You’ve just finished another landmark podcast episode. Pop the champagne! Starting a podcast isn’t easy. Keeping it alive is harder still. Now that you’re in a groove of sharing your show with fans, It’s time to see how you can make your podcast grow.

One quick way to improve your show is by using better gear. Whether buying new or used, often a slight cash infusion can greatly improve the sound quality of your podcast.

So, in today’s post we’ll show options for upgrading your equipment: both for those working on a budget, and those with fatter wallets.

 

Microphones

Microphones have perhaps the greatest impact on the sound quality of your podcast. Why?

Vocal recordings made with cheap microphones will sound tinny and thin. They often contribute annoying hissing noise to the recording. That’s a problem when podcast listeners are focused on the richness and character of your voice. Superior microphones are clearer and contribute better tone. As a bonus, they also have better rejection, which means intrusive background noises will be greatly reduced.

With a greater budget, you can choose between condenser or dynamic microphones more freely. Condensers have a broader frequency range and are considered more rich. However, they are also more sensitive, which means they are prone to picking up mouth clicks and saliva movement. Dynamics are more robust, don’t require phantom power, and tend to be less expensive.

Here are options for both USB and XLR microphones:

 

USB Podcasting Microphones

Under $200

 

 

  • Blue Snowball. The Snowball condenser is a sub-$100 offering that is often a beginning podcaster’s first pick.
  • Samson Meteor. A compact cardiod condenser known to have more richness in the low end.
  • Blue Yeti. A step up from the Snowball with 4 microphone condenser patterns and built-in headphone monitoring.
  • Shure MV5. Another condenser, also with headphone monitoring, known for good sound quality for its class.
  • Audio-Technica ATR2100-USB. A handheld dynamic cardiod microphone from a reputable Japanese company. Built-in headphone jack.
  • Røde NT-USB. Complete with tripod and pop shield, this condenser offering from Australia’s Røde is designed to have everything you need to get started quickly.

 

Over $200

 

 

  • Audio-Technica AT2020USBi. A USB version of the widely respected AT2020 cardiod condenser microphone.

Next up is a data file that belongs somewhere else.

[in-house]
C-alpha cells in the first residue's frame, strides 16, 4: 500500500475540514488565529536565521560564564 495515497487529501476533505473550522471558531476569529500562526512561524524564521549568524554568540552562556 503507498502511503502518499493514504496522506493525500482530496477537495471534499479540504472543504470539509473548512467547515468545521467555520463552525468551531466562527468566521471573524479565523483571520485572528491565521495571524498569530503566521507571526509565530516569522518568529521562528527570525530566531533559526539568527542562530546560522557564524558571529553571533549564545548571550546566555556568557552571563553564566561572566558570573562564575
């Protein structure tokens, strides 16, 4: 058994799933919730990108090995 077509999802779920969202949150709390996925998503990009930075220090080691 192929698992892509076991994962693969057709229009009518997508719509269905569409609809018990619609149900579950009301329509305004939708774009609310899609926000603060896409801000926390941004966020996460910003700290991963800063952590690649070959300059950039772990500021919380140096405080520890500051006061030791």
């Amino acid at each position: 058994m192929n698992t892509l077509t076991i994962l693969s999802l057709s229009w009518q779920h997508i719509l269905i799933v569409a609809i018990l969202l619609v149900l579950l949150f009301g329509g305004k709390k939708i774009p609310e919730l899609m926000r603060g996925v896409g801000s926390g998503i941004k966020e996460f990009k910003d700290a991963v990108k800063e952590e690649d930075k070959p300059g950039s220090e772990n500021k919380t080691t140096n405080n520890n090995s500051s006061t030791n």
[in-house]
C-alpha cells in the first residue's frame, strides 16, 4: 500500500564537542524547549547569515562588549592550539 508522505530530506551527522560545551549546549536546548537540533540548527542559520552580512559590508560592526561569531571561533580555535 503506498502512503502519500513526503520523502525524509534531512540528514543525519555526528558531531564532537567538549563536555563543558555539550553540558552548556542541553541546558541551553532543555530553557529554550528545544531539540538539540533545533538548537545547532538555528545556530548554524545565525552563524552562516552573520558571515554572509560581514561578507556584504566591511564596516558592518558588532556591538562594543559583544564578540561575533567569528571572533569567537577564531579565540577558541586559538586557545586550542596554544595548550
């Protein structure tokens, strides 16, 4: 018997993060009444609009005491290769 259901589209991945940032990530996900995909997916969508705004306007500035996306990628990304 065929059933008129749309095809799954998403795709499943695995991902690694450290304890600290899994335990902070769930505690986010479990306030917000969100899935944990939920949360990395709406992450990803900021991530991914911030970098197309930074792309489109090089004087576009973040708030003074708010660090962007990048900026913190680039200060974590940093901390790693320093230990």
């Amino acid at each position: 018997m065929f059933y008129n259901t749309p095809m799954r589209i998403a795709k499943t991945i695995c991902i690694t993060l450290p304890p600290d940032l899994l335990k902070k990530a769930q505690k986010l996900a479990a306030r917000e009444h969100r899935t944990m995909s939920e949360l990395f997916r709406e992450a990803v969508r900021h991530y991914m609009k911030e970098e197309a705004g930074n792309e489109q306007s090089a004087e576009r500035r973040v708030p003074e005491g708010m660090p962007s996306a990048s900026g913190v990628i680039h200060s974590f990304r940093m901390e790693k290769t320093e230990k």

• Røde Podcaster. A dynamic microphone option with 18-bit and 8-48 kHz sampling resolution. Though higher quality, unlike the others in this list, it doesn’t have a tripod.
  • Apogee MiC. Apogee is well known for creating products with superior, smooth sound. This USB microphone includes gain control on the unit itself, as well has headphone monitoring.
  • Apogee HypeMiC. An upgraded version of the MiC that comes with a pop filter.

 

XLR Podcasting Microphones

 

Under $200

  • Audio-Technica AT2020. The XLR version of Audio-Technica’s high-value classic cardiod condenser microphone.

 

 Over $200

 

 

  • Røde NT1-A. A cardiod condenser microphone respected for its value and low noise (5 dBA).
  • Røde Procasater. A dynamic offering from Røde with a frequency response designed for vocals. Comes with an internal pop filter.
  • Electrovoice RE20. A cardiod dynamic microphone with a legendary reputation in the broadcast community.
  • Shure SM7B. A well-respected microphone known for its luscious vocal quality.

 

Audio Interfaces

USB microphones are a great choice. They can be connected directly to PCs to begin recording quickly and effortlessly. In many cases, though, XLR microphones offer higher quality sound. To connect them, an audio interface must be used.

Audio interfaces have important benefits. Of course, they become the middleman to connect XLR microphones to the USB input of a computer. More importantly, they provide clean and quiet amplification, ensuring a pure sound.

 

Under $200

  • Blue Icicle. A simple XLR to USB converter. It supplies 48v to power XLR microphones and provides USB output for PCs.
  • Shure X2U. A similar offering from Shure.